Have you ever considered baking, then been overwhelmed by all your different options? There are ingredients like baking soda and baking powder to think about, not to mention yeast, which can seem confusing to the novice baker.
Then there are all the different types of flour, including the variations on wheat-based flour, like all purpose and whole wheat flour. Beyond this are the gluten-containing flours that use other grains, like spelt, and a huge array of gluten free flours that are made from almost any ingredient you can imagine.
These different products all have their own properties. Some are high in gluten, which makes them excellent for some types of baking and a poor choice for anyone with gluten sensitivity. Others are gluten free, but are high in carbs. Such flours aren’t just an issue for low carb dieters. Many of us would do well to decrease our carb intake.
There are other differences too, such as variations in flavor, availability, and texture. The products also have their quirks when baking. Because of this, you’ll often need to combine two or three types of flour to get the desired effect.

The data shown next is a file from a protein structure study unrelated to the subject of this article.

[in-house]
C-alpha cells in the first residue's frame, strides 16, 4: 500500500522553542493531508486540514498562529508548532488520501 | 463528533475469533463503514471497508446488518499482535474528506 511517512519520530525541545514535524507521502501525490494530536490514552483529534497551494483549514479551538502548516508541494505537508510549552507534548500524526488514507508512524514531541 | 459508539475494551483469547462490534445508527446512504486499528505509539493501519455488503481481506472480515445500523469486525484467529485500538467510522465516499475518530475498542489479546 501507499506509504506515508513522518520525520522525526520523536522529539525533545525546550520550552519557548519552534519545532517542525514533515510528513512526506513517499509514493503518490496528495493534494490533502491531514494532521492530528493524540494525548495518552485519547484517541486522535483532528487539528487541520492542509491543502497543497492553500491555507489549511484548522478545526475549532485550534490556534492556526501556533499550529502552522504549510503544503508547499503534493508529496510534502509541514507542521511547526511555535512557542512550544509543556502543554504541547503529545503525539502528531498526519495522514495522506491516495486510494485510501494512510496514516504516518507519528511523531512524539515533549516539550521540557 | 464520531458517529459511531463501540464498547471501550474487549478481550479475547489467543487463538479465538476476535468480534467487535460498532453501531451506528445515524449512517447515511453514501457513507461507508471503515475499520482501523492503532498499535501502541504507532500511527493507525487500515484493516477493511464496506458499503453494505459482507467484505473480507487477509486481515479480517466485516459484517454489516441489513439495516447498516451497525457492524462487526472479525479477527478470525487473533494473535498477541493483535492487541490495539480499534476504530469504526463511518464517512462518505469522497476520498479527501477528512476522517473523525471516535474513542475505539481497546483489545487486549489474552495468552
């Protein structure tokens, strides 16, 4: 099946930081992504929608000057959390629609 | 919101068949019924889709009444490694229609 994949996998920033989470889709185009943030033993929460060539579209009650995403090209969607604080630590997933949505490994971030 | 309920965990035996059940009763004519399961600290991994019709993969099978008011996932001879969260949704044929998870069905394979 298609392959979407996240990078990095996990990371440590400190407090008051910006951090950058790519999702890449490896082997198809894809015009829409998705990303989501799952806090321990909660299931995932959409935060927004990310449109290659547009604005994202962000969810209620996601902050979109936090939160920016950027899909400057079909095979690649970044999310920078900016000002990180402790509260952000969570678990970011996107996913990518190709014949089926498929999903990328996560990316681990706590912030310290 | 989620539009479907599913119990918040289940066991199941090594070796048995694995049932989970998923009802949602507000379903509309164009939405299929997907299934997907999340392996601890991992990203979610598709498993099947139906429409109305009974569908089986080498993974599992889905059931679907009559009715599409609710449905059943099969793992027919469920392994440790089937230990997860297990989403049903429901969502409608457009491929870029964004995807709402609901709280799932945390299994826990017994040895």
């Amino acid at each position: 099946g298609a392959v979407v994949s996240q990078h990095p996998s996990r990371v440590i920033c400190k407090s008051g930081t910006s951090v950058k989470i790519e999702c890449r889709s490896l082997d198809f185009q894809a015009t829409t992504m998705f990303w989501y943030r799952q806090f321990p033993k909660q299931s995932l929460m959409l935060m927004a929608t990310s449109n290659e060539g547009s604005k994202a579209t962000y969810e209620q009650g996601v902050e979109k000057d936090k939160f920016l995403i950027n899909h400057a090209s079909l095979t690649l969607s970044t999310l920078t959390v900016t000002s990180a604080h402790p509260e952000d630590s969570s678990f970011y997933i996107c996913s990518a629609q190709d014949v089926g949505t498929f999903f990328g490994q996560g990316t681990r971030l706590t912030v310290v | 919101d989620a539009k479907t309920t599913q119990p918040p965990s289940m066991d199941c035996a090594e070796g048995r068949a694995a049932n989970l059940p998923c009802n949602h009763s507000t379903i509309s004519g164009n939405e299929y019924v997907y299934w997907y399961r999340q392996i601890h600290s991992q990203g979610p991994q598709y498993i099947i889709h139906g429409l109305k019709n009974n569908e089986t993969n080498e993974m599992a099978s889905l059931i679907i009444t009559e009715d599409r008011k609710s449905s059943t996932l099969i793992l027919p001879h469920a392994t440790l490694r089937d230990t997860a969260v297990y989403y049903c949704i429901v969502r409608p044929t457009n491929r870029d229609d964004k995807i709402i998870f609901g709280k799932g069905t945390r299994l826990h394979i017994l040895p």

To put it simply, flour is a powder that’s made by grinding raw seeds, grains, nuts, roots, or other ingredients. In other words, if you grind anything fine enough, you end up with a type of flour. The flour is then used in various types of baking, in cooking, and in many other applications.
Even these days, most flour is made from wheat, so it’s the best place to begin. Wheat flour is the one relied on in many of our traditional recipes. It’s the time you’ll probably turn to when you start baking and the only type featured in some cookbooks.
However, wheat flour isn’t all the same. The different types vary in the amount of protein and gluten they contain, making them relevant for different applications. The following focuses on the most common examples, although there are others as well.
All purpose flour lives up to its name, as a versatile ingredient that can be used in countless situations. In fact, any recipe that simply calls for ‘flour’ can be made using all purpose flour.
This version of flour uses a combination of hard and soft wheat, with a moderate protein content of between 10% and 13%. All purpose flour is sometimes bleached, meaning that chemicals are used to make it softer and white. You can also find unbleached versions that have been aged naturally. These versions are off-white instead and tend to be coarser.
You’ll use all purpose flour in many recipes, including cakes, muffins, pies, cookies, and as a thickening agent.
Regardless of the type, all purpose flour is highly processed. Parts of the wheat have been removed, leaving just the soft endosperm. While this approach helps to create a soft versatile flour, it also makes the flour low in nutrients.